March Madness underdogs most likely to make a run

Brendan Winters

Every year the NCAA tournament never ceases to amaze, with the most unlikely candidates pulling off upsets and busting brackets left and right.

Upsets are inevitable in college basketball, and with 68 teams in the tournament, filling out a bracket is far from simple. Here are six teams going into the tournament with underrated  seeds that have the best chances to make a deep run in March.

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The VCU Rams, from the Atlantic 10 conference, have shown that they have what it takes to write an improbable Cinderella story. The Rams, who made a Final Four run in 2011, have a tenacity on defense that is unmatched in the NCAA, and wreaks havoc on opposing offenses. Don’t overlook the Rams this year, even though they are the 10th speed in the Western Region. VCU’s aggressive defense has proven effective, as it ranks top five in the country in turnover margin. Senior Melvin Johnson leads the Rams in scoring, averaging 17.4 points per game. With a deep bench of 10 players that all play double digit minutes, the Rams propose a nightmare formula for opponents.


The Badgers started off slow, losing three of their first seven games including an opening home game against Western Illinois. They looked nothing like the Final Four team they were just a year ago. After head coach Bo Ryan, who brought the Badgers to the tournament every year since 2001, retired in December, things didn’t look too promising. A late season push, in which the team won seven straight games helped Wisconsin rise to number 31 in the country for ESPN’s Rankings Power Index. Interim head coach Greg Gard has given Badger fans renewed hope for this season by reestablishing the swing offense and playing hard-nose half-court defense without fouling, making them a tough team to beat.


Undefeated at home (18-0), the Bears have lived up to their preseason hype and will look to continue their stellar play  into the tournament. Winning just eight games in the Pac-12 last season, the Bears look like a young, rejuvenated group this year with the addition of local five-star freshman Ivan Rabb from Bishop O’Dowd and top-five recruit Jaylen Brown out of Wheeler, Georgia. Juniors Jabari Bird and Jordan Mathews have stepped up offensively in their third year at Cal and are deadly from behind the arc. With five players averaging double digits and a lockdown defensive presence in the paint that forces their opponents to shoot just over 39 percent from the field, the Bears like their chances this year to make a deep tournament run this March.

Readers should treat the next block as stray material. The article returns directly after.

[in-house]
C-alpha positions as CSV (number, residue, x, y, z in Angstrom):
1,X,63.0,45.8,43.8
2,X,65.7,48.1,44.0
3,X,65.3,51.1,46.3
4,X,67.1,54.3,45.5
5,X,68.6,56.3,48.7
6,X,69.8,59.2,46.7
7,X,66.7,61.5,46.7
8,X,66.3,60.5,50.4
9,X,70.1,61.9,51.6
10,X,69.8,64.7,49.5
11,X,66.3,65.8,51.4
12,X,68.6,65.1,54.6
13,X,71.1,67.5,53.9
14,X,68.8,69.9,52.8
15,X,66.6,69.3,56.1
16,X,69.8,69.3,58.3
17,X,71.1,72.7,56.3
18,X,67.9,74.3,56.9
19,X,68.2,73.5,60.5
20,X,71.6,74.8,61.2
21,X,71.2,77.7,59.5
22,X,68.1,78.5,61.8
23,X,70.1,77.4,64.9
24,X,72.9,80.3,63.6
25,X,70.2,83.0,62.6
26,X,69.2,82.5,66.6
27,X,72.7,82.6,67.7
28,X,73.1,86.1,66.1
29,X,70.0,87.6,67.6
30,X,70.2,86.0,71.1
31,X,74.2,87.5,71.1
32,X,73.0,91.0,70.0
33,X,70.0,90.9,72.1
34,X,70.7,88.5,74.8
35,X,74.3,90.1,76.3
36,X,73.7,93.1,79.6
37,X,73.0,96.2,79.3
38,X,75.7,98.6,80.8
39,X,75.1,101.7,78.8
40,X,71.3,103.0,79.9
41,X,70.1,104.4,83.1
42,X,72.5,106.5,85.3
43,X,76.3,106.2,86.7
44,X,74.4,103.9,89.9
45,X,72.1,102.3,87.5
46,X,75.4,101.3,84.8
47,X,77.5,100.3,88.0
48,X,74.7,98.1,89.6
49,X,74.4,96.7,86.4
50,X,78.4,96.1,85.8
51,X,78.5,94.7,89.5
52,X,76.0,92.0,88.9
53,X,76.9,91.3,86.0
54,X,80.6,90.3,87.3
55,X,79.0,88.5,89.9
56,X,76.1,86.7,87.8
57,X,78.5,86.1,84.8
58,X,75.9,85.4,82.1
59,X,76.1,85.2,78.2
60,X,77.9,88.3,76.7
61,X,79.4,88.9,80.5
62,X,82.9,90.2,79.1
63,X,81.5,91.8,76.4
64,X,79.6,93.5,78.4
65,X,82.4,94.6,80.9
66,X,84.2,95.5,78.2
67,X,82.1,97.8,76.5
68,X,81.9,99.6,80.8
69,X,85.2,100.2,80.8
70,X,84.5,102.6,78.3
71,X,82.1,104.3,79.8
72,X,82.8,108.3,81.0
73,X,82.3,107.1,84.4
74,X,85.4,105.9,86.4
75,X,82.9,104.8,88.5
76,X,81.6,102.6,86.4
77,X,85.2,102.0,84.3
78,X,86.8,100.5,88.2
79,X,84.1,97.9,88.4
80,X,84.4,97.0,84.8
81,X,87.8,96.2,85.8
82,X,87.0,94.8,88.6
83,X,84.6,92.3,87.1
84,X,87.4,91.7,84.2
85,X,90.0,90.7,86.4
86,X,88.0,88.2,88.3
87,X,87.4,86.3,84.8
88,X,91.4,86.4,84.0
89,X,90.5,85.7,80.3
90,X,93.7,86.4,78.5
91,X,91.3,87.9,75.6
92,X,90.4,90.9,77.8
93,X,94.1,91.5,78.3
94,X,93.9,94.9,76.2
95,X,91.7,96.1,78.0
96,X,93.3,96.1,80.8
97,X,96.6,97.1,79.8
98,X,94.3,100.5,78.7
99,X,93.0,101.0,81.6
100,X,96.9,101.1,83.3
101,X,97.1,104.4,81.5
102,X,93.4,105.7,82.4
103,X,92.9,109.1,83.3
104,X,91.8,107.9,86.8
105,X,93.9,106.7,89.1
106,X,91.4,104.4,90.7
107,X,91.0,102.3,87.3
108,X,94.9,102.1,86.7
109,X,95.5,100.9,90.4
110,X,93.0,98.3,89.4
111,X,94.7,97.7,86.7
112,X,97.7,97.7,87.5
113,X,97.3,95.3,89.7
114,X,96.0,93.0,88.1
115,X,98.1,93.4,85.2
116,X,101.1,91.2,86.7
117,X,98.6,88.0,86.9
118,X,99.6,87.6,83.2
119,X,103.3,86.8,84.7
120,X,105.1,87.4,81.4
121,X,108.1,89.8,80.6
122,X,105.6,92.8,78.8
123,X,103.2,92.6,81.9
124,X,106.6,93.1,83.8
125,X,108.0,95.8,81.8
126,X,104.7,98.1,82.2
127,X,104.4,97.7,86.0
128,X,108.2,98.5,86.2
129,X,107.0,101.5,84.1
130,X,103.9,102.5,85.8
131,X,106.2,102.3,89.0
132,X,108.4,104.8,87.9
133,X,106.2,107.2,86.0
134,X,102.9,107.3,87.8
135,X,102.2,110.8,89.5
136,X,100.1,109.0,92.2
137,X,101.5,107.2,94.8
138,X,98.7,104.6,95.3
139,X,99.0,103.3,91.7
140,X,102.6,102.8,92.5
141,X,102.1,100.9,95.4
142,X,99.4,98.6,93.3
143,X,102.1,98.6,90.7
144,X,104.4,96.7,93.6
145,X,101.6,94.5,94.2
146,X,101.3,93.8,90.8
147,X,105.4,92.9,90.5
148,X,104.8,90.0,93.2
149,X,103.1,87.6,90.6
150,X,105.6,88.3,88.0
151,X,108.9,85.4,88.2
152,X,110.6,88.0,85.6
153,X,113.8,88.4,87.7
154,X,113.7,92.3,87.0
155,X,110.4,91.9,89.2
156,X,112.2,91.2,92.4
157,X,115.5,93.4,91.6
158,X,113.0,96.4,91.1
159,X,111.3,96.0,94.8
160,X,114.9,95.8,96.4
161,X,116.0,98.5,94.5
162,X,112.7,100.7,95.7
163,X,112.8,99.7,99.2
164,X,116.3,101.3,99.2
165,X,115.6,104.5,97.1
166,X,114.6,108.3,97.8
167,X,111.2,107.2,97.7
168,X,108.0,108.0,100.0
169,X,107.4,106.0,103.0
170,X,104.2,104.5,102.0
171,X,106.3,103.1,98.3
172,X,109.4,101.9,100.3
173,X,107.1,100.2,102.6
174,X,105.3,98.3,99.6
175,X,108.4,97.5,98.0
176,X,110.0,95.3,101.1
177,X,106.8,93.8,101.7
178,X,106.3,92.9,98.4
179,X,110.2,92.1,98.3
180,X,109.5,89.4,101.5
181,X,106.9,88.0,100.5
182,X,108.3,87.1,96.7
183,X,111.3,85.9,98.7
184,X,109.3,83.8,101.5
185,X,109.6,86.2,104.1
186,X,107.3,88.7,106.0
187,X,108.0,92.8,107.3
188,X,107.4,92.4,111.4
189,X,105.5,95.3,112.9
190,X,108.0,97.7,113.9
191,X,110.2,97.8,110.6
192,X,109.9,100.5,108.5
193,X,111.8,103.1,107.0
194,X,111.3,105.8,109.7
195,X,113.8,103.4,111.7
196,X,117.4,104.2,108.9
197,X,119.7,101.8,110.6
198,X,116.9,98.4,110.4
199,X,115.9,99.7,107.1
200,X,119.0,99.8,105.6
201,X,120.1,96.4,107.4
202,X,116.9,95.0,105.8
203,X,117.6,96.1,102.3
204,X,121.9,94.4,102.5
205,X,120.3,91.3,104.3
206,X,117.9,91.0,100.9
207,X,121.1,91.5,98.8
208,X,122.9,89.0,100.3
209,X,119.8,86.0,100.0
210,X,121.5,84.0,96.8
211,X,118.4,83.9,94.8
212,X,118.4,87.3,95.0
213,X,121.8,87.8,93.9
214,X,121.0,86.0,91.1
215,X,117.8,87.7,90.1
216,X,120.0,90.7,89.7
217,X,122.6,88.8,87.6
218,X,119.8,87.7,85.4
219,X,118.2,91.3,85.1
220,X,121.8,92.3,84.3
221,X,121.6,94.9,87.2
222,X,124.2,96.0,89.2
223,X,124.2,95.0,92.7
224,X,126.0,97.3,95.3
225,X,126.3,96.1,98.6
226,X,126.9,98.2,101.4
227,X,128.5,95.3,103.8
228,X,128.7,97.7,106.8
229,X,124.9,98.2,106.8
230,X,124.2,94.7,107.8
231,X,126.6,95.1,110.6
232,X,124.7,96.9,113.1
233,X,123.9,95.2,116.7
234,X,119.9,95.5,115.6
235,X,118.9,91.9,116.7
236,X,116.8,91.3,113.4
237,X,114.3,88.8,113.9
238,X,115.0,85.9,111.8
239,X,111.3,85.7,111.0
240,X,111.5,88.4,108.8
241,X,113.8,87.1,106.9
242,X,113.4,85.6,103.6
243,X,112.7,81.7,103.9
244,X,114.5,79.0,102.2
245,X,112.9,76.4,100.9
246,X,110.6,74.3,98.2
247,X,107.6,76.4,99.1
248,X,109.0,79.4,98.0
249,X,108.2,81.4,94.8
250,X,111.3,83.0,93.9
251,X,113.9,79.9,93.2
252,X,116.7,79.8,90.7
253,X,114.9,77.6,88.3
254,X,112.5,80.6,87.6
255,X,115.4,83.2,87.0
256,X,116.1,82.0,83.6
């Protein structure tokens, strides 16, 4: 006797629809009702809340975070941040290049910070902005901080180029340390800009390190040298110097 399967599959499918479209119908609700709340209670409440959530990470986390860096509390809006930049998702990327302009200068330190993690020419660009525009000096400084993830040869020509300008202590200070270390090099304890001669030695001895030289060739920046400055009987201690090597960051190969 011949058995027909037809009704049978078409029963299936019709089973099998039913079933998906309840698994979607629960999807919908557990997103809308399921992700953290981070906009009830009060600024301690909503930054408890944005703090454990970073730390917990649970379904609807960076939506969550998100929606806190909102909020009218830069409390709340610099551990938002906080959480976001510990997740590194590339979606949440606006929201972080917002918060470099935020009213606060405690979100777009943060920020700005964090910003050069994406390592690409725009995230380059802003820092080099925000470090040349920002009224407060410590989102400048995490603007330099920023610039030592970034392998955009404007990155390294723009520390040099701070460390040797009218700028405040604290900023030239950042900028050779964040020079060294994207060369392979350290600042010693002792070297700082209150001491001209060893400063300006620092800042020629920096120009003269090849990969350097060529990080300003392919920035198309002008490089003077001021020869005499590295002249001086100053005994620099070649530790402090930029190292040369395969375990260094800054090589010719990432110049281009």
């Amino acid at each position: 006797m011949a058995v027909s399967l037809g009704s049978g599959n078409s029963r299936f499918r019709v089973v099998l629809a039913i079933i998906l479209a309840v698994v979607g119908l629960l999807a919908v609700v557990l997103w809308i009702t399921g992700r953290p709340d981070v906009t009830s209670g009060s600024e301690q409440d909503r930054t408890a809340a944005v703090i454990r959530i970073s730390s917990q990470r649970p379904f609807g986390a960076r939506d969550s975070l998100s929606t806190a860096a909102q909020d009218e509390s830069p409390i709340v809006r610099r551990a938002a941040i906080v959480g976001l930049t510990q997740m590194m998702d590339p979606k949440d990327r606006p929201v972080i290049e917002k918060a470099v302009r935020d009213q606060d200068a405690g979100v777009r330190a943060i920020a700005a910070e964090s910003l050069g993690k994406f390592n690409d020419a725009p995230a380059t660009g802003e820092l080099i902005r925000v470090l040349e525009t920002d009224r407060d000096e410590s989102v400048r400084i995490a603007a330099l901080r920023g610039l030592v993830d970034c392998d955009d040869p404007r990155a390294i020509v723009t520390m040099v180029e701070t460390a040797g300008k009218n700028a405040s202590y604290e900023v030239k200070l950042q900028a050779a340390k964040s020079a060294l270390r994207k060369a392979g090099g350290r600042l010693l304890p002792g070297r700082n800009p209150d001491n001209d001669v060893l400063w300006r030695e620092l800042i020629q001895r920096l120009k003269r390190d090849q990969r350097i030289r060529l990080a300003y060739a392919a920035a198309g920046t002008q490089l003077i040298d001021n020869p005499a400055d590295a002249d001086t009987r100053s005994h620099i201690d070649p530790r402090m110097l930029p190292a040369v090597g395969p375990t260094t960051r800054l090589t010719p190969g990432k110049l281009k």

The Friars will look to rally behind the Big East’s leading scorer Ben Bentil, who is averaging 21.2 points per game, as well as standout guard Kris Dunn, who is averaging 16 points per game. The two propose a matchup nightmare for opponents, scoring just over half of the Friars’ season average of 74 points per game. Providence won 14 of their first 15 games and were a top 10 team in the country until dropping out the rankings because of a late season hiccup in which they lost five of their last ten regular season games. The Friars will come into the tournament as the underdog. Last year the Friars (six seed) exited the tournament early after an  upset by Dayton (11 seed) in the second round. This year, Providence will finish the regular season 23-10 (4th place in the Big East) and will look to bounce back from last year’s weak finish.


The Uconn Huskies are the hottest team in basketball right now. After finishing sixth in the American Athletic Conference, the Huskies weren’t even in the discussion for an at-large bid and their only chance of making the tournament was to win their conference tournament. Behind a balanced attack of four players averaging over 12 points per game at the reins of head coach Kevin Ollie, Uconn ran the table by winning three games in three days including a thriller against Cincinnati that lasted four overtimes. Their AAC tournament championship earned them an automatic bid to the NCAA tournament. Two years removed from an incredible championship run as a seven seed, Ollie’s Huskies will hope to replicate 2014’s magic despite being the nine seed in a loaded South bracket that contains the number one overall seed in Kansas.


The Zags had high hopes going into this season after coming up just short two years ago with a loss to Duke in the Elite Eight. Gonzaga was a preseason top-10 team with a front court that looked like one of the best in college basketball. However,7-1 senior center Przemek Karnowski going down with a season-ending injury significantly hurt the Zags chances. Thankfully, Gonzaga’s frontcourt stepped up in Karnowski’s absence, as Kyle Wiltjer and Domantas Sabonis are averaging a combined 38.1 points per game. Vanderbilt Transfer Eric McClellan was another pleasant surprise for the Zags, after graduating WCC Player of the Year Kevin Pangos. A strong perimeter defender, McClellan won defensive Player of the Year in the WCC this year. As the 11th seed, Gonzaga will have to start off the tournament against the winners of the Big East tournament in six seed Seton Hall.